There are four basic steps in solving a problem:
☛ Defining the problem.
☛ Generating alternatives.
☛ Evaluating and selecting alternatives.
☛ Implementing solutions.
☛ Monitoring the outcome of the action taken.
☛ Reviewing the problem and problem-solving process to avoid similar situations in future.
Of course, you must also keep your story concise. It is easy to wander off into extraneous details if you have not prepared your stories in advance. The goal is to find a nice balance between interesting detail and conciseness. The beauty of the STAR format is that it keeps you focused.
If you are a regular reader, you know how we feel about practice. Over several years working with thousands of job seekers, I have seen the magic of practicing for the job interview, especially when it comes to answering behavioral questions.
I know that practice interviewing can feel awkward but please do not skip this step. It really does make a difference. Academic studies and my own experience consistently show that the candidates who practice land more job offers. Practice makes you more eloquent and more confident and will considerably increase your odds of getting hired.
Reminder, the star format is not about scripting and memorizing stories (and it is certainly not about fiction writing). The example above is more scripted than you want or need. We did it this way to illustrate how the final delivery might sound.
When preparing your own STAR stories, it is not necessary to write complete sentences with clean transitions. Just jot down the rough bullet points for each section. You want to create a framework that ensures you hit your key points but your delivery will likely be a little bit different each time.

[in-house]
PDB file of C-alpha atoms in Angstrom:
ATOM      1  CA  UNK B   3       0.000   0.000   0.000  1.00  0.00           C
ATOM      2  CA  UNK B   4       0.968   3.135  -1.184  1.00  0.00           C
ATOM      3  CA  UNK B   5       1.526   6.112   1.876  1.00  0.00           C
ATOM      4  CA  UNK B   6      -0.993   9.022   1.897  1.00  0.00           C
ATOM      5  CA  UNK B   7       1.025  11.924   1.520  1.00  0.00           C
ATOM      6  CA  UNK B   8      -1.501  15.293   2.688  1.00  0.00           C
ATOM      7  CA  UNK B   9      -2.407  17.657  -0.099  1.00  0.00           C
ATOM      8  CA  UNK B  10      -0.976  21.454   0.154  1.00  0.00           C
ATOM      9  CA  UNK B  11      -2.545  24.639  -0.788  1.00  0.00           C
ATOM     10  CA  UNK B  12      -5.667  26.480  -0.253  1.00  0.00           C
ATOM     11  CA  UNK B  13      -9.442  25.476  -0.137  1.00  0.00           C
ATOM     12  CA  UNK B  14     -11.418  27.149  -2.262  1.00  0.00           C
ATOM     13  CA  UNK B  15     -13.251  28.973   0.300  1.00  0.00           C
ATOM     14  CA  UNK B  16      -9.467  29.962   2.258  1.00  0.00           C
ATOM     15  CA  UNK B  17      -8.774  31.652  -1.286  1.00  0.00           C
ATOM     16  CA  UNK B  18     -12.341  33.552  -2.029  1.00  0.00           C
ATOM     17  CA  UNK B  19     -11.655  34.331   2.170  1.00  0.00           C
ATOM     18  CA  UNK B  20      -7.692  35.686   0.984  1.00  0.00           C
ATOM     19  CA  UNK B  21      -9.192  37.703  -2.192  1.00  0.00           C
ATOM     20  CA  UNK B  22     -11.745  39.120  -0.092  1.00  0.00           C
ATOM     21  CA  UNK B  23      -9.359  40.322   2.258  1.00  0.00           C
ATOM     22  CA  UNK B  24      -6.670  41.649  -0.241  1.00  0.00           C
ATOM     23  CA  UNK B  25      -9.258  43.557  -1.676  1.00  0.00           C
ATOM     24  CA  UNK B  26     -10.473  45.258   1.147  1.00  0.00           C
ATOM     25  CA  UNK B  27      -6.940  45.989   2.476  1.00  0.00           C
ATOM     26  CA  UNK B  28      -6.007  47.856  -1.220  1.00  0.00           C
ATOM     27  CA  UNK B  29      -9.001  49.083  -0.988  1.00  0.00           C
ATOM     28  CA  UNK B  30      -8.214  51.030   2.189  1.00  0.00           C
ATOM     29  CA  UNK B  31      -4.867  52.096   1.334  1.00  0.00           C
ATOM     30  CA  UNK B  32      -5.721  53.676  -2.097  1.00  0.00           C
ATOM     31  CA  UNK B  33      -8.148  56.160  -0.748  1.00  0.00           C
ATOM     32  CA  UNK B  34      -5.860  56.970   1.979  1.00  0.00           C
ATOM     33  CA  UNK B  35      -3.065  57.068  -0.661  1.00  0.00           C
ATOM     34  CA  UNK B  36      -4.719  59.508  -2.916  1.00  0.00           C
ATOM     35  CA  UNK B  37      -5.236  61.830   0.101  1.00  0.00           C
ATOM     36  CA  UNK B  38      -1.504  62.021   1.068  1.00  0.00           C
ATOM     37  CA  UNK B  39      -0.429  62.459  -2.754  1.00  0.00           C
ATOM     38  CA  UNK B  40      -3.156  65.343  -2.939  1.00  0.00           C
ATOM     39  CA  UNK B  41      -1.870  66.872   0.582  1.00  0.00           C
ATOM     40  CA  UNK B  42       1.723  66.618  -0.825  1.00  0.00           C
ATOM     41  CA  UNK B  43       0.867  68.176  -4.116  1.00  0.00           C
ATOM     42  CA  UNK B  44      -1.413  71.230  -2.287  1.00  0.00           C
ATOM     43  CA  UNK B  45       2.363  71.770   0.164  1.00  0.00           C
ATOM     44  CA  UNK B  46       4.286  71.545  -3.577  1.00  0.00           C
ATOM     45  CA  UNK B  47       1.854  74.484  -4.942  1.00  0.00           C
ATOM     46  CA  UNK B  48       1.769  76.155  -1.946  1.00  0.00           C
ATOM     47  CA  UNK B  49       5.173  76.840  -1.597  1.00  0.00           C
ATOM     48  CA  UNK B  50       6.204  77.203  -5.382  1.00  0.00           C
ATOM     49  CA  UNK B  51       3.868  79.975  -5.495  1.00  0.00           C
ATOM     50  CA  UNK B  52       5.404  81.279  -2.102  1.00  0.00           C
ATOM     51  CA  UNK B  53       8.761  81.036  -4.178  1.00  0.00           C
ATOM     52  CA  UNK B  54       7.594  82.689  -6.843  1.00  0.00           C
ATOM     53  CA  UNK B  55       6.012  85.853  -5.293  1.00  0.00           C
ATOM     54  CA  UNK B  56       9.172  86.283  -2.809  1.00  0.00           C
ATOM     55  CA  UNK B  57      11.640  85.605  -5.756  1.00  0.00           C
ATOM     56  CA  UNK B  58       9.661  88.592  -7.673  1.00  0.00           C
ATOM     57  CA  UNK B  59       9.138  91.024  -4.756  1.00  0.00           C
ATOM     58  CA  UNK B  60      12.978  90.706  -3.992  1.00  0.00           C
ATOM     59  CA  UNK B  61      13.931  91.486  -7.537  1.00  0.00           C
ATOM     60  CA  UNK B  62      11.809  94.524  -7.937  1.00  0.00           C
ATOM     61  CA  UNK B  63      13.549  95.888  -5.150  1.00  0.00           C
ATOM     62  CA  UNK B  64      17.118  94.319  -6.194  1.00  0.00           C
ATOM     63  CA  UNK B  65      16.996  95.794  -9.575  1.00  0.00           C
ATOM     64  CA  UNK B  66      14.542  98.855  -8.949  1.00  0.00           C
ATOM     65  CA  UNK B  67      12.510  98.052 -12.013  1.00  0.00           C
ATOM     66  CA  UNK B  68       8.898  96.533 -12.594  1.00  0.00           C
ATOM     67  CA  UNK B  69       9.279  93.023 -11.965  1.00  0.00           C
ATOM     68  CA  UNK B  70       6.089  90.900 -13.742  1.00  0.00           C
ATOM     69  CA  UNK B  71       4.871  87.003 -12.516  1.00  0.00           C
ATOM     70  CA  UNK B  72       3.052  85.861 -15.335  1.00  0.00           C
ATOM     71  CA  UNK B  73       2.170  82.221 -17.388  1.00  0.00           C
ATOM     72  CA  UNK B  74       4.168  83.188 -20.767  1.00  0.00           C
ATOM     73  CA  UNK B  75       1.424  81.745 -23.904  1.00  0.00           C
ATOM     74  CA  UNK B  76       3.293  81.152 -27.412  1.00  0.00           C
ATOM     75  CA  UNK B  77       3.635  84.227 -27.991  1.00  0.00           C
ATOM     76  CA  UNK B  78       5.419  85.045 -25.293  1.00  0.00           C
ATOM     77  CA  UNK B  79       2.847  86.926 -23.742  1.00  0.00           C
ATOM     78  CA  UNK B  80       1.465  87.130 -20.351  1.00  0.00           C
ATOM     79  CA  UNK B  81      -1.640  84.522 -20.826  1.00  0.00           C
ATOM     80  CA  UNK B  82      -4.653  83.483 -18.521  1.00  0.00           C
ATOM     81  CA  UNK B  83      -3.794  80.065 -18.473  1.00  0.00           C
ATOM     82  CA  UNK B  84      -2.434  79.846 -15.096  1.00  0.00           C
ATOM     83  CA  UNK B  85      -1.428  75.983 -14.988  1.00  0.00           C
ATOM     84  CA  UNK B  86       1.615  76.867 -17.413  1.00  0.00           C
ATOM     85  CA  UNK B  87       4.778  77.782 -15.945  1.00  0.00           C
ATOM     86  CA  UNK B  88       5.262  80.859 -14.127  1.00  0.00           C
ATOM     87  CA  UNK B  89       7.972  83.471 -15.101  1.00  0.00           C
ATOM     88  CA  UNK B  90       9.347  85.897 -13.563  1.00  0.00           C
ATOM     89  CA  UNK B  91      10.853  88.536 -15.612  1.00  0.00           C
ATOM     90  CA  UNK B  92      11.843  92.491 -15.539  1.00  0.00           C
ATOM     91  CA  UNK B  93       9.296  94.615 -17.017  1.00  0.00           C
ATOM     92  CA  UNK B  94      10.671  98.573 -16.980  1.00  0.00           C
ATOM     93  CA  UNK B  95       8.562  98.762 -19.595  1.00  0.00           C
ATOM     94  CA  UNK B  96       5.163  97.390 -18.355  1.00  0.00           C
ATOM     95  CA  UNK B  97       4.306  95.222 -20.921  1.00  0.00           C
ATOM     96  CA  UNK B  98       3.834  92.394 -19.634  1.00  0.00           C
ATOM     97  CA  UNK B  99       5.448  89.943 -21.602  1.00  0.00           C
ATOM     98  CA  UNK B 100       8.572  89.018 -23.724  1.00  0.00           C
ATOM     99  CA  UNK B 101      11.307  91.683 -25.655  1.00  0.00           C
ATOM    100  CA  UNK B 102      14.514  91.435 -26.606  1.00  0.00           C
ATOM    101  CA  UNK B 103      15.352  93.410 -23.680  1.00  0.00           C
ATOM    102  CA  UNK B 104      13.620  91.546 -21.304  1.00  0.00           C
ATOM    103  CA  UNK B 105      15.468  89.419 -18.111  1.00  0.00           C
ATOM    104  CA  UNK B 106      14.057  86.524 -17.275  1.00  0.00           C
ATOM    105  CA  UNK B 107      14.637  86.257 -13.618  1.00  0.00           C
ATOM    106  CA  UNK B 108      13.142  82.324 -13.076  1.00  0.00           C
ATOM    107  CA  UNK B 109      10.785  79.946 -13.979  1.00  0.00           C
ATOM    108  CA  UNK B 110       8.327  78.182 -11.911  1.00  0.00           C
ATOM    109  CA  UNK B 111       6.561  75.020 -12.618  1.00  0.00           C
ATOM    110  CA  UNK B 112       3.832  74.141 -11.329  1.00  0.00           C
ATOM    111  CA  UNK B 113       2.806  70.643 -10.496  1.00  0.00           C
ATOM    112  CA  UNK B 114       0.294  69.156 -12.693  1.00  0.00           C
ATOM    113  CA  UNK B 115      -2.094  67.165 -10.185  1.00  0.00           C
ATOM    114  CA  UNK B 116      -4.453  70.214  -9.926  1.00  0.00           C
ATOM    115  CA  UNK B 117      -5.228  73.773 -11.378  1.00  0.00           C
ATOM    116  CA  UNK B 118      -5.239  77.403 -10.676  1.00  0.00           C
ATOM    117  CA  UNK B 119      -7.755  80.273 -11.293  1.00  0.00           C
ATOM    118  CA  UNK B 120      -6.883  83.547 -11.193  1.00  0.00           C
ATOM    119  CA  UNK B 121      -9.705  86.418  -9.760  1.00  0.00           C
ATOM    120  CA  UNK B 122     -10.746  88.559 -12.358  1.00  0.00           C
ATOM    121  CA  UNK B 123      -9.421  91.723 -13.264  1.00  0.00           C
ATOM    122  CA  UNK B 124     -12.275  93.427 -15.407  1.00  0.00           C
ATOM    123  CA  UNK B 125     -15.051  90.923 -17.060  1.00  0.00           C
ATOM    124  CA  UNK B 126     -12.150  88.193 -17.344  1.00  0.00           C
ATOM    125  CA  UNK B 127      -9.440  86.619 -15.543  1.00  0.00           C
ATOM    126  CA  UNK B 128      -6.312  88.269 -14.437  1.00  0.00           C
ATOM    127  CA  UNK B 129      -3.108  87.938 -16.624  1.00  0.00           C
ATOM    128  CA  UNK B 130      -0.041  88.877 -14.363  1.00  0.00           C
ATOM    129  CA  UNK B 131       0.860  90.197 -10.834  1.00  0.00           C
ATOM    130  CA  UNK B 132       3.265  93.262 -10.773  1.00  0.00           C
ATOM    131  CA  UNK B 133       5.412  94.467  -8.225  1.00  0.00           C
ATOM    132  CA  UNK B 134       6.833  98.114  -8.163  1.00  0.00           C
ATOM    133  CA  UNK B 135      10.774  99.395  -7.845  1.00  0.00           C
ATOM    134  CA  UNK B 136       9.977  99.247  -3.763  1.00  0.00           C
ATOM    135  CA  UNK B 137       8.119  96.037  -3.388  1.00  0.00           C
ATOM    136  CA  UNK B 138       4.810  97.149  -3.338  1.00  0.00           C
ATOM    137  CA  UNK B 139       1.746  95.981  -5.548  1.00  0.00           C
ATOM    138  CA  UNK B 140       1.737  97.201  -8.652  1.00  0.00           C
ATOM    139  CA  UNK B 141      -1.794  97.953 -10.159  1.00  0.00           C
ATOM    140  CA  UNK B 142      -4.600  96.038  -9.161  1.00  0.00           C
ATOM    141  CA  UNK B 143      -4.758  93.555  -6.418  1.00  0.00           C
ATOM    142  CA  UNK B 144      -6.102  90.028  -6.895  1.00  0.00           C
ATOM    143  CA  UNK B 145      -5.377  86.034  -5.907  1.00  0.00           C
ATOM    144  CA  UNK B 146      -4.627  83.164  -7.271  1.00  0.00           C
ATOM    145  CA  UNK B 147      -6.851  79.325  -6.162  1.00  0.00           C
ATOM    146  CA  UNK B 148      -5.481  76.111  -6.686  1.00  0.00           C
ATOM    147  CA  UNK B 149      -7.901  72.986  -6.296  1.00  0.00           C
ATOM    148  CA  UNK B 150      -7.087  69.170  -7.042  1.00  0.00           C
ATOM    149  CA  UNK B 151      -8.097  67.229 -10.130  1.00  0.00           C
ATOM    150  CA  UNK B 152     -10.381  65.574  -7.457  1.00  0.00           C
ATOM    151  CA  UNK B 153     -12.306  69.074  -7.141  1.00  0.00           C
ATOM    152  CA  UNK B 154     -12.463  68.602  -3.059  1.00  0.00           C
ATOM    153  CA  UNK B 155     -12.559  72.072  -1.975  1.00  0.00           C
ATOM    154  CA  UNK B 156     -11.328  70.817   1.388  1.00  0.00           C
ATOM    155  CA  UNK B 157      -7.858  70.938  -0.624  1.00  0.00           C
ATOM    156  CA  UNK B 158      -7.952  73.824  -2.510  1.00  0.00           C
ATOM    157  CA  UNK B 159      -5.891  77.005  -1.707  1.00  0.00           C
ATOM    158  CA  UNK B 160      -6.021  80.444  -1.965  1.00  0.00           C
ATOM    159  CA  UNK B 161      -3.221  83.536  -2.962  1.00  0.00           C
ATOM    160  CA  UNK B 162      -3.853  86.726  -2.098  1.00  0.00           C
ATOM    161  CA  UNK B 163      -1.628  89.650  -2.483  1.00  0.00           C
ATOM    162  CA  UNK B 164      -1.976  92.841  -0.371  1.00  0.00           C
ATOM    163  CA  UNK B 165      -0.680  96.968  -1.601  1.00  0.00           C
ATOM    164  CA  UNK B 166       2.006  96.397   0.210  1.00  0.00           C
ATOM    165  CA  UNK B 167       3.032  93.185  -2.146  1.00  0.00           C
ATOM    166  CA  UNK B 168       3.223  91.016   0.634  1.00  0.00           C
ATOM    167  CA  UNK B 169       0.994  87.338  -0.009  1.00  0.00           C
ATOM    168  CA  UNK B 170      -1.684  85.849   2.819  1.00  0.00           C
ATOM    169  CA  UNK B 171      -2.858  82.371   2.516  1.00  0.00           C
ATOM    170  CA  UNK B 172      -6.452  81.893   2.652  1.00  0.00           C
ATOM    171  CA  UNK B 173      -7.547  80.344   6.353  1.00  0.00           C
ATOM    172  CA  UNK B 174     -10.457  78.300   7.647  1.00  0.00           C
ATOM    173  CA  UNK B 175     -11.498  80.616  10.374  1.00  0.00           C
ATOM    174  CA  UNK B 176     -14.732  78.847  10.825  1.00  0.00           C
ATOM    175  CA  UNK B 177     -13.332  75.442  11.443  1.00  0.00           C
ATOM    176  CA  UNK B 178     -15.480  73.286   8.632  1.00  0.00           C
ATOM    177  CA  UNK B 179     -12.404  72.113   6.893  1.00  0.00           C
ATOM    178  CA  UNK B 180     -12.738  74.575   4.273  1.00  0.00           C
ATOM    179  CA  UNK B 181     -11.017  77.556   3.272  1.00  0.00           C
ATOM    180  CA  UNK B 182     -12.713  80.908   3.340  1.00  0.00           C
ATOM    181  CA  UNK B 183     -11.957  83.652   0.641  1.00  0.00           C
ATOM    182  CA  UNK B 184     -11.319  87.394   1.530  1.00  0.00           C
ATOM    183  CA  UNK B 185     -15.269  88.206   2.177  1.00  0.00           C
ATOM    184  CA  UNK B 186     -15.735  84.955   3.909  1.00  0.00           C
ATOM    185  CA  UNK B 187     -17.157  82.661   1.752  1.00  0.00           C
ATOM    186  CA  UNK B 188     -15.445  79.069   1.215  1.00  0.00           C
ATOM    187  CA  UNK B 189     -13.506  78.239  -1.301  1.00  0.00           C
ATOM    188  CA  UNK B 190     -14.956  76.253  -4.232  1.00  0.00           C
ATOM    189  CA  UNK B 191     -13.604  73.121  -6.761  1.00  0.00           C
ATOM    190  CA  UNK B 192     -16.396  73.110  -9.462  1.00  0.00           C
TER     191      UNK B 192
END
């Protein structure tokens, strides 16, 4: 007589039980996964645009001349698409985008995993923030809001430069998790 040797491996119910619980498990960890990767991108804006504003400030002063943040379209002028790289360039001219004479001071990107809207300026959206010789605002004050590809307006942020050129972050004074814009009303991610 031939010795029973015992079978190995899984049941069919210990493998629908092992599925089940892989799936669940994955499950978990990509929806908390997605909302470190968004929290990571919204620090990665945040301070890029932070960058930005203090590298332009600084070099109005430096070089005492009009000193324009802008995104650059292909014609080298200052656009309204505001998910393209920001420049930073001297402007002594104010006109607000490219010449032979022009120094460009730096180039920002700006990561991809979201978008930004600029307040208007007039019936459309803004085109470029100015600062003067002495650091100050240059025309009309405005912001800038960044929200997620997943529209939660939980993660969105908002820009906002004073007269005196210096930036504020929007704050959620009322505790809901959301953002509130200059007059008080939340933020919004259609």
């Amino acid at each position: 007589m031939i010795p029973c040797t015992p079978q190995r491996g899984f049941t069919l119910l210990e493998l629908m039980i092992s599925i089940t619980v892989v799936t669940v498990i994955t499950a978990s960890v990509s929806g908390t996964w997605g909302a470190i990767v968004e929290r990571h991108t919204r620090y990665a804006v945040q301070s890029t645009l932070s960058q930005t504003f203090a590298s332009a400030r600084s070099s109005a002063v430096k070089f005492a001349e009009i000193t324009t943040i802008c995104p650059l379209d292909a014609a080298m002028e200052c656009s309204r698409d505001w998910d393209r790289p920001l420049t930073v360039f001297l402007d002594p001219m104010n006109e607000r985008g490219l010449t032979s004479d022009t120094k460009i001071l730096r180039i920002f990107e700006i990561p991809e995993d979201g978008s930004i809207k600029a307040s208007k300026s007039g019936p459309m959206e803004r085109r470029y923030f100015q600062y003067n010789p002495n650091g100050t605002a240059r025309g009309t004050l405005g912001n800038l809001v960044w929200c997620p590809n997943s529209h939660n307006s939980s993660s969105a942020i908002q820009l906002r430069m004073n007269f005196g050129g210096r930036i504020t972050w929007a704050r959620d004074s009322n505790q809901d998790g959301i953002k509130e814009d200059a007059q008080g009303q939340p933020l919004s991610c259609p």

To stand out from the crowd, you need to provide enough detail to give a sense of who you are and how you think. Many of my coaching clients have made the mistake of rushing through their stories and leaving out the most interesting and memorable details. Good stories offer an opportunity to connect with your interviewer. Give them some details that they can relate to.
☛ To stand out from the crowd
☛ You must also keep your story concise
☛ Reminder the star format
☛ Choose an example that truly demonstrates your problem solving skills at their best. Do not settle for a lame or boring problem or one that makes you look bad.
☛ Go with examples that are relevant for the job description. If you are interviewing for a job with a project management component, choose a time when you overcame an obstacle on an important project. If the posting stresses analytic skills, go with that time you used your Excel macro skills to save the day.
☛ Do not try to skate by with generalities like, I consider myself a great problem solver. I solve problems every day in my job. You are not answering the question. Pick an example to illustrate your point.
☛ Avoid raising red flags by talking about problems that you caused or negatively contributed to. Remember that you want to be the hero in your interview stories whenever possible (we will talk about responding to behavioral questions about negative experiences in a future post).
Here are some tips for handling behavioral questions about problem solving:
☛ Select a strong example
☛ Be specific about your actions
The interviewer is likely looking for a general problem solving orientation to your personality. For many jobs, the hiring manager is also looking for a proven track record in addressing the types of challenges that are common in the role.